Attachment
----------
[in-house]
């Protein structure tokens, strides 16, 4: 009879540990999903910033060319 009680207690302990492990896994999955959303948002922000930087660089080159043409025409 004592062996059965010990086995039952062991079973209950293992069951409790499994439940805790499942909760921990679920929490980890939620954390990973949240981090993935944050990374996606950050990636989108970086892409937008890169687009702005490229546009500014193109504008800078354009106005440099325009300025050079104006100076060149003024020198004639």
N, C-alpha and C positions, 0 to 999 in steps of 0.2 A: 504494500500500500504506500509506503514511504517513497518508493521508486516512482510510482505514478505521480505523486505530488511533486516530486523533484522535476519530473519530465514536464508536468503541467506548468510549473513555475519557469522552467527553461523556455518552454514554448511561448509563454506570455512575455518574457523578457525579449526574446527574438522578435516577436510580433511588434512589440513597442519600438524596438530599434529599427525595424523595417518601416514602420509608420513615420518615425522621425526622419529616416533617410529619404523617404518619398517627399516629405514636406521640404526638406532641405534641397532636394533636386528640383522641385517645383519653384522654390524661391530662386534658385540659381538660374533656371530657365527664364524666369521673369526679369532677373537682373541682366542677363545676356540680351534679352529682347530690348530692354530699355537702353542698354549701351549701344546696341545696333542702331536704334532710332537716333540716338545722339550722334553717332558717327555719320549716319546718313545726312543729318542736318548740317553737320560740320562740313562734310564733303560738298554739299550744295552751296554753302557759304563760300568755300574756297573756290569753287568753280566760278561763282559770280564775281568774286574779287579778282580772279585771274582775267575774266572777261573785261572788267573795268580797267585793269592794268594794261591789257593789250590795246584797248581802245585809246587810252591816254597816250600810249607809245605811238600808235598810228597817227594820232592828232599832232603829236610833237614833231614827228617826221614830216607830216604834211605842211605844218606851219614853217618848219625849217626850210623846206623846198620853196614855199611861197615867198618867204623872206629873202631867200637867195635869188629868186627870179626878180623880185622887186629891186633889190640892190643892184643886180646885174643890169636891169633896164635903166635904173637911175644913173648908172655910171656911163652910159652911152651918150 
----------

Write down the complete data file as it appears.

[in-house]
């Protein structure tokens, strides 16, 4: 009879540990999903910033060319 009680207690302990492990896994999955959303948002922000930087660089080159043409025409 004592062996059965010990086995039952062991079973209950293992069951409790499994439940805790499942909760921990679920929490980890939620954390990973949240981090993935944050990374996606950050990636989108970086892409937008890169687009702005490229546009500014193109504008800078354009106005440099325009300025050079104006100076060149003024020198004639």
N, C-alpha and C positions, 0 to 999 in steps of 0.2 A: 504494500500500500504506500509506503514511504517513497518508493521508486516512482510510482505514478505521480505523486505530488511533486516530486523533484522535476519530473519530465514536464508536468503541467506548468510549473513555475519557469522552467527553461523556455518552454514554448511561448509563454506570455512575455518574457523578457525579449526574446527574438522578435516577436510580433511588434512589440513597442519600438524596438530599434529599427525595424523595417518601416514602420509608420513615420518615425522621425526622419529616416533617410529619404523617404518619398517627399516629405514636406521640404526638406532641405534641397532636394533636386528640383522641385517645383519653384522654390524661391530662386534658385540659381538660374533656371530657365527664364524666369521673369526679369532677373537682373541682366542677363545676356540680351534679352529682347530690348530692354530699355537702353542698354549701351549701344546696341545696333542702331536704334532710332537716333540716338545722339550722334553717332558717327555719320549716319546718313545726312543729318542736318548740317553737320560740320562740313562734310564733303560738298554739299550744295552751296554753302557759304563760300568755300574756297573756290569753287568753280566760278561763282559770280564775281568774286574779287579778282580772279585771274582775267575774266572777261573785261572788267573795268580797267585793269592794268594794261591789257593789250590795246584797248581802245585809246587810252591816254597816250600810249607809245605811238600808235598810228597817227594820232592828232599832232603829236610833237614833231614827228617826221614830216607830216604834211605842211605844218606851219614853217618848219625849217626850210623846206623846198620853196614855199611861197615867198618867204623872206629873202631867200637867195635869188629868186627870179626878180623880185622887186629891186633889190640892190643892184643886180646885174643890169636891169633896164635903166635904173637911175644913173648908172655910171656911163652910159652911152651918150 